By Amanda Biers-Melcher
Yard signs are appearing on lawns around Burbank, and in another week or so ballots will start showing up in mailboxes. That’s right. We’ve moved full steam ahead into election season with a contentious rent control measure on the ballot and two City Council seats — one currently held by Tim Murphy and one soon-to-be-vacated by outgoing Council member Emily Gabel-Luddy, who will not seek another term — up for grabs on November 3rd.
At the end of the month, candidates with their eyes on those seats will file new disclosures and we’ll be able to see who’s ahead in the money race. But for now, I thought I’d take a look at the candidates I think are worth examining further and share some initial impressions based on what I’ve observed or learned about them by perusing their websites and reading their public statements.
My favorites: Murphy, Schultz & Takahashi
Broadly, I am leaning towards supporting two of these three candidates — Councilman Tim Murphy, Nick Schultz or Tamala Takahashi — each for different specific reasons but also for one overarching reason: all of them strike me as being in the race for exactly the right reasons.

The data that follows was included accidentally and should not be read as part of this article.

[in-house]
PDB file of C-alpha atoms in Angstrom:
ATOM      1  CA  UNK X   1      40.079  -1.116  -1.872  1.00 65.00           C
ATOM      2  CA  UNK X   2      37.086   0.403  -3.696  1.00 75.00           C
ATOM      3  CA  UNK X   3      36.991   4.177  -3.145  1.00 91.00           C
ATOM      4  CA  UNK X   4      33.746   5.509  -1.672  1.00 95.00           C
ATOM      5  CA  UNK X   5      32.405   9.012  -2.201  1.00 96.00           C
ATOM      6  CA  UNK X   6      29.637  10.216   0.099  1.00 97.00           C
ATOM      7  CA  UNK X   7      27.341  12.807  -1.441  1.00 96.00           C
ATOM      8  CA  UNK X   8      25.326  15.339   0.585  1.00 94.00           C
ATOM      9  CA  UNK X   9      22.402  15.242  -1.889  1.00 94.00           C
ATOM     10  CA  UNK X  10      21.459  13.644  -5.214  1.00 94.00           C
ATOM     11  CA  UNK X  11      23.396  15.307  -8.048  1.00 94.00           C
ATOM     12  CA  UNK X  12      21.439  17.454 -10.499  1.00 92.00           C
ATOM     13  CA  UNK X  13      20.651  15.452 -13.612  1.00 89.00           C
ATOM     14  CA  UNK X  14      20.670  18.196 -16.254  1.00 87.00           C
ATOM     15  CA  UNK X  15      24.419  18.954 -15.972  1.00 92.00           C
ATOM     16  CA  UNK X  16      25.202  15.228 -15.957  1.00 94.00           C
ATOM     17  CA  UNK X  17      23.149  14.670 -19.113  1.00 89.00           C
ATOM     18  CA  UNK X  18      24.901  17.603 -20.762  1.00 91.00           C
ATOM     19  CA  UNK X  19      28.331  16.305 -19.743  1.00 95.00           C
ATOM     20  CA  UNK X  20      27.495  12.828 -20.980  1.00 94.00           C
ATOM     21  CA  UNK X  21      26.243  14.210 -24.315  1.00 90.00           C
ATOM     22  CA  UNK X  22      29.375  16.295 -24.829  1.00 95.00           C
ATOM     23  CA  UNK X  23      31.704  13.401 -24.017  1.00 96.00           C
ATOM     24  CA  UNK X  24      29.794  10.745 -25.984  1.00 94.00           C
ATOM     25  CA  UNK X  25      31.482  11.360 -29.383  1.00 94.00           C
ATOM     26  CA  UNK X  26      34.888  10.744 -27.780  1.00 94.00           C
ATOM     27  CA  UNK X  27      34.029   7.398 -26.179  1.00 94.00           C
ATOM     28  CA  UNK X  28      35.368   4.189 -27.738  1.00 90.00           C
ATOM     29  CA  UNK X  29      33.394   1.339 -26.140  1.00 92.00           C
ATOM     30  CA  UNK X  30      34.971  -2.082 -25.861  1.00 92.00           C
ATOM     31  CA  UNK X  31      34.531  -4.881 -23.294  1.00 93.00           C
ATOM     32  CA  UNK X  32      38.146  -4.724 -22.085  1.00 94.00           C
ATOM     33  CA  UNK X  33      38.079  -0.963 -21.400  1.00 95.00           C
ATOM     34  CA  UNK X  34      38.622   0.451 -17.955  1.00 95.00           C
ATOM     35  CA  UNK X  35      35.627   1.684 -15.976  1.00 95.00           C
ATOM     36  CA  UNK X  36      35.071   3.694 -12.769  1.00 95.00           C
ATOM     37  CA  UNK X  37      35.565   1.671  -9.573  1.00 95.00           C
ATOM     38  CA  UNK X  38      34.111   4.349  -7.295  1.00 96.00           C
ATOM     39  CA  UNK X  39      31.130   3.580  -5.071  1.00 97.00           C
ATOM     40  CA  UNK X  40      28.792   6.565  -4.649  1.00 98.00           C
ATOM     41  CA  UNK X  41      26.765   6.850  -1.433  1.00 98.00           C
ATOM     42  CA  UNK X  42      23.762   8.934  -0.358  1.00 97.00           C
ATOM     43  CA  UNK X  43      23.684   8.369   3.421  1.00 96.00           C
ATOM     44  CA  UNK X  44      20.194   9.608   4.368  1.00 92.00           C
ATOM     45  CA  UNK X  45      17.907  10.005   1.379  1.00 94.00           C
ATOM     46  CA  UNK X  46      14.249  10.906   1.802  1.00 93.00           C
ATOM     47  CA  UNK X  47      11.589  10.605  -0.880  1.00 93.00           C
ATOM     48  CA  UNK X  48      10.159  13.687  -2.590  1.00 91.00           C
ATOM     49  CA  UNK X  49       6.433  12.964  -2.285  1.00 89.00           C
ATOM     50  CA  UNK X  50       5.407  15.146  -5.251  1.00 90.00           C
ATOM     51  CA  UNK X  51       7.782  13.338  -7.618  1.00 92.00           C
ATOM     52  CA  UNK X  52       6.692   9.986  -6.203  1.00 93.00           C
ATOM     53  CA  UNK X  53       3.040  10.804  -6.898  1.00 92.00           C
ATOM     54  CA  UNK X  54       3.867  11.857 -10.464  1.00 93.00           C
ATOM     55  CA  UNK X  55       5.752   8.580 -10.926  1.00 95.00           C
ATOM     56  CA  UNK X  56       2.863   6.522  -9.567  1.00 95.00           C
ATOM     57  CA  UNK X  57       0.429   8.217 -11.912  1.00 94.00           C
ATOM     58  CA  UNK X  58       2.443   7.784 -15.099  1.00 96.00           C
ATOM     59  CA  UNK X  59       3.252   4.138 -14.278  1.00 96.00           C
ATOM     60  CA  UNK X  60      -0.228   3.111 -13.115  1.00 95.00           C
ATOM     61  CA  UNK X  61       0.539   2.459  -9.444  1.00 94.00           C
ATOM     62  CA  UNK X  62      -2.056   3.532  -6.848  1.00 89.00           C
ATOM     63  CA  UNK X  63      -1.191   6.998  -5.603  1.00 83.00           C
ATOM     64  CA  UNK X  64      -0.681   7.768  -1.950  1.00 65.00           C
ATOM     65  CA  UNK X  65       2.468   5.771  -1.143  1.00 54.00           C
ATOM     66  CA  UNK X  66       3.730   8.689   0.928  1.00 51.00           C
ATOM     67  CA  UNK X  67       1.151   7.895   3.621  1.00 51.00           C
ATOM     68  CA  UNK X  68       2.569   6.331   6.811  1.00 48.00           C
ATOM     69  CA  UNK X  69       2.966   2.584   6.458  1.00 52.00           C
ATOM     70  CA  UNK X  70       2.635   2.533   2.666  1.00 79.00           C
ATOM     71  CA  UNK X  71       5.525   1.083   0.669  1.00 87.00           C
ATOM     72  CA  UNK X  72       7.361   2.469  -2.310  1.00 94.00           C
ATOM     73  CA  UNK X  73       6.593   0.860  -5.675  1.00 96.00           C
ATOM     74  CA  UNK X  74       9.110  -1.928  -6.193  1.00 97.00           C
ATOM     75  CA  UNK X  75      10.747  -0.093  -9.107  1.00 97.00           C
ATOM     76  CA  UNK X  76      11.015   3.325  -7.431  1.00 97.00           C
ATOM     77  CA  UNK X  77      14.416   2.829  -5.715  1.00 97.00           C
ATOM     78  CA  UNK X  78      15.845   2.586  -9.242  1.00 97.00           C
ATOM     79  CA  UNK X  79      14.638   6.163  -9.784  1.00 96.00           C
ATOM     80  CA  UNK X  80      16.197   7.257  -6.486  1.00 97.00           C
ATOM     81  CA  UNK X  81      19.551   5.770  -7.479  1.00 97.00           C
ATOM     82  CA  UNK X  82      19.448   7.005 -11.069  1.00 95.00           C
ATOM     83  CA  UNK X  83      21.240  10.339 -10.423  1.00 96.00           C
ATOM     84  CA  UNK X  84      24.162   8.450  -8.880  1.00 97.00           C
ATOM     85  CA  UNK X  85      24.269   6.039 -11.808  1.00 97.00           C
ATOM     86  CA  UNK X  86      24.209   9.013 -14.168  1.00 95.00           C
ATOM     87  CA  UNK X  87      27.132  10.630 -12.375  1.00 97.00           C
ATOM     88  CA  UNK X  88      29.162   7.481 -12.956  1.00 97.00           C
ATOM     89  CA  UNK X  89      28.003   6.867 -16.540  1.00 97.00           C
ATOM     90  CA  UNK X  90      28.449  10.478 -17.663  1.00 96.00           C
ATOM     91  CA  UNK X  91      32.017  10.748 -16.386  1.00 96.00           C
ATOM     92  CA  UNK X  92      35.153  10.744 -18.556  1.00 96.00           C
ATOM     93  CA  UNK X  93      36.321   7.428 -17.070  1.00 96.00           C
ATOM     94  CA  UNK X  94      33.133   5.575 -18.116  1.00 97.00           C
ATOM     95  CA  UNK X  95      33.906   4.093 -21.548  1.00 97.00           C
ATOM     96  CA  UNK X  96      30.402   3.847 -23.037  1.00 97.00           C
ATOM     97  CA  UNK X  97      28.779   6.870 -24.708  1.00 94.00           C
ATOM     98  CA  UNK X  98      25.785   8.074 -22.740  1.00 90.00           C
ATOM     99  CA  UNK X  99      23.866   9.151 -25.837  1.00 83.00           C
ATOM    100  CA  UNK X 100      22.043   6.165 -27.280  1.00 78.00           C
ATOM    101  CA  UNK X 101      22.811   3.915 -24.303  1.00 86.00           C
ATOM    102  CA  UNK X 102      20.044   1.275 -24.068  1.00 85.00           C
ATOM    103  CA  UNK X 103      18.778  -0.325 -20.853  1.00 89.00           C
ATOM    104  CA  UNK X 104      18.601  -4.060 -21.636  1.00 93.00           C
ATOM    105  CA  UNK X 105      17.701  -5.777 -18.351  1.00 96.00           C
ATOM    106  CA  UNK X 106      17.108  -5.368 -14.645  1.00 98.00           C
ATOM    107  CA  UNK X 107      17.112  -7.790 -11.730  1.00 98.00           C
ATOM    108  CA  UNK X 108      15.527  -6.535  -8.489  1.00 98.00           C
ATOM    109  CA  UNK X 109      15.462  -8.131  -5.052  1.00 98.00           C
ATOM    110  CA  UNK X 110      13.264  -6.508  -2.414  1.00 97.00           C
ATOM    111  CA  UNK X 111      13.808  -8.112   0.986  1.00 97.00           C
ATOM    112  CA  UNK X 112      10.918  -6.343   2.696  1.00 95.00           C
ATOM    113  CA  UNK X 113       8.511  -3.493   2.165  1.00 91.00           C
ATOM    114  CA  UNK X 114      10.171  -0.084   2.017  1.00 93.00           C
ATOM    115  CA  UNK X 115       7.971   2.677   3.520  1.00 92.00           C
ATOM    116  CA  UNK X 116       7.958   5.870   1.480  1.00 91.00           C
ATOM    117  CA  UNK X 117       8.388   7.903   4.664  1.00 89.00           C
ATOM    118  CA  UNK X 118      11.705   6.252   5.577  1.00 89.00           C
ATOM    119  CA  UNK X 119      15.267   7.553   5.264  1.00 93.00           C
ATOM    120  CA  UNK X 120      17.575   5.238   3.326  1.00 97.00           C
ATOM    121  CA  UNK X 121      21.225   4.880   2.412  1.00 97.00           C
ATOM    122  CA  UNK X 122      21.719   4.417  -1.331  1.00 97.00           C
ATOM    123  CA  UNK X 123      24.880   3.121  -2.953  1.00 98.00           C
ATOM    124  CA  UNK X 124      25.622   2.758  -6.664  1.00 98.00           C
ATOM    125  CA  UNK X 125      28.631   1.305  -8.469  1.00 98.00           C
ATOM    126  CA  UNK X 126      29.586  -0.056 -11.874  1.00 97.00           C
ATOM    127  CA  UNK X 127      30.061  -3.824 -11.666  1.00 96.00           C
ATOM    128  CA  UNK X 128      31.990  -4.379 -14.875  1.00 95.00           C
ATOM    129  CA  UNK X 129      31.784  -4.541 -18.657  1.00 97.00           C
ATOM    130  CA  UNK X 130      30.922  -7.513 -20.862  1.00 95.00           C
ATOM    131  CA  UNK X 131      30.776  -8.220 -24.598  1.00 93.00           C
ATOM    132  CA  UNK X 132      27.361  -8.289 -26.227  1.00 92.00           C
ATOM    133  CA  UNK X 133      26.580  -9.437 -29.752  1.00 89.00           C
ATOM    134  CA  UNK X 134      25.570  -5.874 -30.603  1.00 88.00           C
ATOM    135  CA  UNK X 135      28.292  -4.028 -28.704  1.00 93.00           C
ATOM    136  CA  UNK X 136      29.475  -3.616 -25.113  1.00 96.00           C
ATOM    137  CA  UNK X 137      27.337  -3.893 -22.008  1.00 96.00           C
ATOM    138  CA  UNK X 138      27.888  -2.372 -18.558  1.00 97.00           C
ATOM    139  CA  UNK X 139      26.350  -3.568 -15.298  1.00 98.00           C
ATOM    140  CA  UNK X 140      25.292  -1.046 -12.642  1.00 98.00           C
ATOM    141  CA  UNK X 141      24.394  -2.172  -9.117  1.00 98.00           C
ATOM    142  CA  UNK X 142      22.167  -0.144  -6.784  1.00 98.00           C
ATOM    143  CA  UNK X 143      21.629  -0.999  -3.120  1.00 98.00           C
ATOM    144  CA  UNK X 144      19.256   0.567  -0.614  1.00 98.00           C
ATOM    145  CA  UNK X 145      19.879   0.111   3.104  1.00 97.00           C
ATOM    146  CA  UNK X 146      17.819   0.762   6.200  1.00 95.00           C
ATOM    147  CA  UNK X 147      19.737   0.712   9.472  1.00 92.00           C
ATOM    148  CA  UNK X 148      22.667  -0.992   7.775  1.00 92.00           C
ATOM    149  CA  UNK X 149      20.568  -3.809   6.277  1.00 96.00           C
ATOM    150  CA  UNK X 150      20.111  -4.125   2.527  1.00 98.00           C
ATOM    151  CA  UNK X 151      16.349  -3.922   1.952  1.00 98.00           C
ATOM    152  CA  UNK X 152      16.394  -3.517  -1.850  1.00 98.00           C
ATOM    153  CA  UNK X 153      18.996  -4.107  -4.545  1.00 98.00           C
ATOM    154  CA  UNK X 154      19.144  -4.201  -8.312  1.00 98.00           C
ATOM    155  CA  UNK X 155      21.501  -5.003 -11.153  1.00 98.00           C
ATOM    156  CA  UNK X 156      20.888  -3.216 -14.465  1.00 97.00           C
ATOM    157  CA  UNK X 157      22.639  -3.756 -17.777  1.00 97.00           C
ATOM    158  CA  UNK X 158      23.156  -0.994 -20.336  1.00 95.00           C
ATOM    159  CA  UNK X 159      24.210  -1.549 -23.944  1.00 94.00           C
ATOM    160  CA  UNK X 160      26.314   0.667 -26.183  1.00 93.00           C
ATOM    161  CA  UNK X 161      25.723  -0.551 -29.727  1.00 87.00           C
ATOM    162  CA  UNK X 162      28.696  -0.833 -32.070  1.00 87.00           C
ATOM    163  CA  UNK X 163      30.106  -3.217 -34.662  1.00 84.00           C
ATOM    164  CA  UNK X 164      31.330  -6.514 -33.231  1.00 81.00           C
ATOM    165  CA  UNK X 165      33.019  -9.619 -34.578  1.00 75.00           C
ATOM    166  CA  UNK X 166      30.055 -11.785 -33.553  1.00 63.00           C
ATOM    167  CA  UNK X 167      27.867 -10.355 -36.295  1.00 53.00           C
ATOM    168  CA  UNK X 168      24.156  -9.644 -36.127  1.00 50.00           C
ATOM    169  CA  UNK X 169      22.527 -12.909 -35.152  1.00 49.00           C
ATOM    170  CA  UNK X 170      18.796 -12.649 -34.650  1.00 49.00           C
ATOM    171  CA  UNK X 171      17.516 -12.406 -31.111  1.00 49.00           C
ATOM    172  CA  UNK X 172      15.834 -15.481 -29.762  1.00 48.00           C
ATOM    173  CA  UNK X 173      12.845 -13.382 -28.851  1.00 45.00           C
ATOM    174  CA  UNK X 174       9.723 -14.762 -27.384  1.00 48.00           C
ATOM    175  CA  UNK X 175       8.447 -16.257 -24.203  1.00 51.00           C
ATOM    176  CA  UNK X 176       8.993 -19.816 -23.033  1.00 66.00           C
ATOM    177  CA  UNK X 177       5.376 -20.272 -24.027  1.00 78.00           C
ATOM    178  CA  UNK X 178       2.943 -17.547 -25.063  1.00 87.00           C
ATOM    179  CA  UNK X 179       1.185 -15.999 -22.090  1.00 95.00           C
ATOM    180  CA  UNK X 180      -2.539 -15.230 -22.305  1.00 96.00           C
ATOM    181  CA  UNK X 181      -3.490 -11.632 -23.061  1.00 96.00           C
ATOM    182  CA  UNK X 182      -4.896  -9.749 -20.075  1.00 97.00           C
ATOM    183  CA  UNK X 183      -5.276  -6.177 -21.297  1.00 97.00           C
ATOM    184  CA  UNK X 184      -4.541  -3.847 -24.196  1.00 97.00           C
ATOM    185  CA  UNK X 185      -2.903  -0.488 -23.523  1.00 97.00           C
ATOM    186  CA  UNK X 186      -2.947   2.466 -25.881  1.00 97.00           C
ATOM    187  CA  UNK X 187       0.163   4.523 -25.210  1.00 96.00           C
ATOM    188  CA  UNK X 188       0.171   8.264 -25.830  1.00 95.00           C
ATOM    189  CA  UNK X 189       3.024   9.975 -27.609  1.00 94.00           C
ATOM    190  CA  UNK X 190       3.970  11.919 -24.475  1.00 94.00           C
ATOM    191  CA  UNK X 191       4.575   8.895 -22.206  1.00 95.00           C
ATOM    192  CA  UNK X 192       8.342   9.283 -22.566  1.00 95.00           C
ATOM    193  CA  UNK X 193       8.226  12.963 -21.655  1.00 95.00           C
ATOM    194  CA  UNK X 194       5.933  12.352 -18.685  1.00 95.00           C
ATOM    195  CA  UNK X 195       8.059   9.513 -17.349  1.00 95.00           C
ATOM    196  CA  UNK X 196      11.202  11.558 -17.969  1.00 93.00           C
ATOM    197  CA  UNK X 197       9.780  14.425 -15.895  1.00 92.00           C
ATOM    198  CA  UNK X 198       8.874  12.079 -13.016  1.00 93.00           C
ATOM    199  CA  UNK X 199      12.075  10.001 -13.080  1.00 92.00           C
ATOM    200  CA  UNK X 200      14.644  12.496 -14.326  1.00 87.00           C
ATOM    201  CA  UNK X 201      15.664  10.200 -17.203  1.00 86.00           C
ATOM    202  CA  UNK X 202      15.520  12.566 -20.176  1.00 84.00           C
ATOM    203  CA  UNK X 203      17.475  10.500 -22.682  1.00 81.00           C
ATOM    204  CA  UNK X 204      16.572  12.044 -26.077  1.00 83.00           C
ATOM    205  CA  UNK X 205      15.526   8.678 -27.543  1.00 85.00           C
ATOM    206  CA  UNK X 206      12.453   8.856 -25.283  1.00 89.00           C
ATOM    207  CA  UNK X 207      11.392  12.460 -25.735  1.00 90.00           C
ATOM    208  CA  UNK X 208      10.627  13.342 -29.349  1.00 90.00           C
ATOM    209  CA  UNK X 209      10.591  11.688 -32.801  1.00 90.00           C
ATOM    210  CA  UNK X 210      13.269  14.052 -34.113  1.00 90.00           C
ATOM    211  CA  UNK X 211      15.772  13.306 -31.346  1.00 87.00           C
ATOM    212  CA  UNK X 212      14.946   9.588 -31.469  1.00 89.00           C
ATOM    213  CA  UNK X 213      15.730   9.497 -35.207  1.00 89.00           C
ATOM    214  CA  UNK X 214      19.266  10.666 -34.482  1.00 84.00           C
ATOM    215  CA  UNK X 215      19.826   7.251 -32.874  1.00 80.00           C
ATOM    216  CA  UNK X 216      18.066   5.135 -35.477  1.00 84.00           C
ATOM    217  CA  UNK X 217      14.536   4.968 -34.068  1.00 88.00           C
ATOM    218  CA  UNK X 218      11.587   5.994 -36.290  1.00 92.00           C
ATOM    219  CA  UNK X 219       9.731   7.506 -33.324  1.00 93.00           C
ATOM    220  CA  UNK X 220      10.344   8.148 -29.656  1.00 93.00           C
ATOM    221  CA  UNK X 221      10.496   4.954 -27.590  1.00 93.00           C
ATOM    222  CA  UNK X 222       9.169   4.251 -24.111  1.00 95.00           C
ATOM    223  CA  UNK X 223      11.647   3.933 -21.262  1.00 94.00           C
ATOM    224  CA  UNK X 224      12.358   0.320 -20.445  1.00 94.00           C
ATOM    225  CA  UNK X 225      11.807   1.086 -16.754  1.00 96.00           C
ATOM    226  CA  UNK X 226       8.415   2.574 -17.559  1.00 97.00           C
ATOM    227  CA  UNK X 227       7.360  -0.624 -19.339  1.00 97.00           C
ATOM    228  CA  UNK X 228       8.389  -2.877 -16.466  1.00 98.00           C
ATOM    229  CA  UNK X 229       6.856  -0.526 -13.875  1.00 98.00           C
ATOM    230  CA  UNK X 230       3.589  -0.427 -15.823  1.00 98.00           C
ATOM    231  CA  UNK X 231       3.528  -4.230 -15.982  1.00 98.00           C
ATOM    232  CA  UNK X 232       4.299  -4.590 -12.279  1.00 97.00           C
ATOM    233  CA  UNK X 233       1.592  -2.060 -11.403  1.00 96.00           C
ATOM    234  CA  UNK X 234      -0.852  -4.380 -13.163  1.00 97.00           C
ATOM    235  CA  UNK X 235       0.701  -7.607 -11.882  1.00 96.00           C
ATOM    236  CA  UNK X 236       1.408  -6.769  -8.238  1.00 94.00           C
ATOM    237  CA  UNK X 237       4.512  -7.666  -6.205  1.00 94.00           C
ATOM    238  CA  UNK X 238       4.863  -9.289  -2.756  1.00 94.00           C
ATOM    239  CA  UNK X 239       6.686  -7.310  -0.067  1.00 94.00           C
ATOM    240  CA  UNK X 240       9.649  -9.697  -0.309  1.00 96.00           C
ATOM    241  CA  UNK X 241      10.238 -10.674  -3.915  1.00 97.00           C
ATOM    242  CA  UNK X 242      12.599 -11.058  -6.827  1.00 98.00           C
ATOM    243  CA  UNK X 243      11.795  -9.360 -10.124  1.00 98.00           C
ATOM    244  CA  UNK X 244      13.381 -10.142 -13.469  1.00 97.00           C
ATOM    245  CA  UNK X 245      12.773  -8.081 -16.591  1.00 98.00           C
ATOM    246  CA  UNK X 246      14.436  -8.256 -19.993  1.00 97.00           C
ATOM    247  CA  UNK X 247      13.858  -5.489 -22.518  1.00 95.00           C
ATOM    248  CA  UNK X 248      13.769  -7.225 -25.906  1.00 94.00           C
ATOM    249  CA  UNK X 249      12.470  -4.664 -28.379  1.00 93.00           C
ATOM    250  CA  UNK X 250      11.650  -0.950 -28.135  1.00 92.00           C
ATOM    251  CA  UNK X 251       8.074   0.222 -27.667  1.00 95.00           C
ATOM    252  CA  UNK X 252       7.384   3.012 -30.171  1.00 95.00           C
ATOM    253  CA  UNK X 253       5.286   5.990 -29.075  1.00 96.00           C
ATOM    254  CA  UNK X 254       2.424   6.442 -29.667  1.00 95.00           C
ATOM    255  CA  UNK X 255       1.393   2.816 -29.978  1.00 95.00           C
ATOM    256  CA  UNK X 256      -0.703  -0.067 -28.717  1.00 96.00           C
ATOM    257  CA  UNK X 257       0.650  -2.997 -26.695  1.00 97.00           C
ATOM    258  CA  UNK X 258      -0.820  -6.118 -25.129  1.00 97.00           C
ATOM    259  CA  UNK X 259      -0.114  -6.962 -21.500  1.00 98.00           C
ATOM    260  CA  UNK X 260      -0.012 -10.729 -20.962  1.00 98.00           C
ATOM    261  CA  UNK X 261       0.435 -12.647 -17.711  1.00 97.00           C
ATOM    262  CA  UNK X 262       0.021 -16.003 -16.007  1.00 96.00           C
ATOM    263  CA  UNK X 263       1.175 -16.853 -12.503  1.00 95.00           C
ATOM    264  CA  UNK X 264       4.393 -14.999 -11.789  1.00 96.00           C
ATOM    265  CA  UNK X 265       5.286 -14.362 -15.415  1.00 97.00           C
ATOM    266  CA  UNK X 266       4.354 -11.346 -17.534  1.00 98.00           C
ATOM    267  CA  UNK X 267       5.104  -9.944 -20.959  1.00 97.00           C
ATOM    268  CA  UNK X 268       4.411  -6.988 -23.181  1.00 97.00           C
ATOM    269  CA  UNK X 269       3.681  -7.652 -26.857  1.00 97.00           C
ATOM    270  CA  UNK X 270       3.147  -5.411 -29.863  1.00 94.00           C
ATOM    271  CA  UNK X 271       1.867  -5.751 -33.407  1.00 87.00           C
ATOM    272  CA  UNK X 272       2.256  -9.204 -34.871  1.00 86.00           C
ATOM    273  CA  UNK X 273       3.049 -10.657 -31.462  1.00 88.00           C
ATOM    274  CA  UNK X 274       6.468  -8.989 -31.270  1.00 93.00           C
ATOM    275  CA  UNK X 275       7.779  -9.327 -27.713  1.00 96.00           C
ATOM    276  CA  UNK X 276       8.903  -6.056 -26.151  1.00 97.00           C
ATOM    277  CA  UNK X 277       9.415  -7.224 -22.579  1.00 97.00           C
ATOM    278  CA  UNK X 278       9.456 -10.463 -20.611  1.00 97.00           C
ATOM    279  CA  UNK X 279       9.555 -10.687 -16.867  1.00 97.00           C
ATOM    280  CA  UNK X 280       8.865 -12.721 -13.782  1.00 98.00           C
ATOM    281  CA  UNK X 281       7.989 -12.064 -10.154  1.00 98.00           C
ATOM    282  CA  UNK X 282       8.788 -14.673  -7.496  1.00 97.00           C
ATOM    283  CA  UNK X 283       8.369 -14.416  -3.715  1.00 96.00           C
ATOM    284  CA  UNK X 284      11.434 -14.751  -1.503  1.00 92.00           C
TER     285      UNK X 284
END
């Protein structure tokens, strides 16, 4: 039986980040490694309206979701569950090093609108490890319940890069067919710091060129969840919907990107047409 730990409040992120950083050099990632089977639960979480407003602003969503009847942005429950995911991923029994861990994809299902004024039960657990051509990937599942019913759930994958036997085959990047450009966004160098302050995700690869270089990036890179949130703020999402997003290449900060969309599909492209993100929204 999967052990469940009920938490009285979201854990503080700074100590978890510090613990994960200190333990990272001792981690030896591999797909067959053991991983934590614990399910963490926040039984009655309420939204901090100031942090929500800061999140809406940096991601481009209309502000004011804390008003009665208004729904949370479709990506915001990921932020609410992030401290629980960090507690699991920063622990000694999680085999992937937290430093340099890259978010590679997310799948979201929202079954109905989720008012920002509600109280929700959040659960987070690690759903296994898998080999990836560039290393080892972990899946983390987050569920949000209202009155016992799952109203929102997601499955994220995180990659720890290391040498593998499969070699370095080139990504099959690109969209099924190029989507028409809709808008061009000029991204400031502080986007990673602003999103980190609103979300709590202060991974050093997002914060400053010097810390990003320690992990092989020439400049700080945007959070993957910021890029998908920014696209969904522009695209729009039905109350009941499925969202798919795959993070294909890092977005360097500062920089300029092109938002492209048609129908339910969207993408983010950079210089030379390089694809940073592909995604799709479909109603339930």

Based on their personal statements, the issues they prioritize, and their past behavior, they all seem — to varying degrees — to care more about giving back to Burbank and making it a better, fairer place to live than they do about satisfying their own personal ambitions or lining the pockets of their cronies.
How. . .refreshing.
Councilman Tim Murphy won my support when he cast the lone vote against the disastrous Avion Project north of the airport, which, we have since learned, will likely turn my neighborhood into the nexus of an Amazon distribution center.
(It seems more and more likely that Amazon will also take full advantage of its proximity to the airport, and the uber-bookseller’s fledgling Amazon Air service will find a home in our soon-to-be-renovated airport — but that’s a discussion for another day).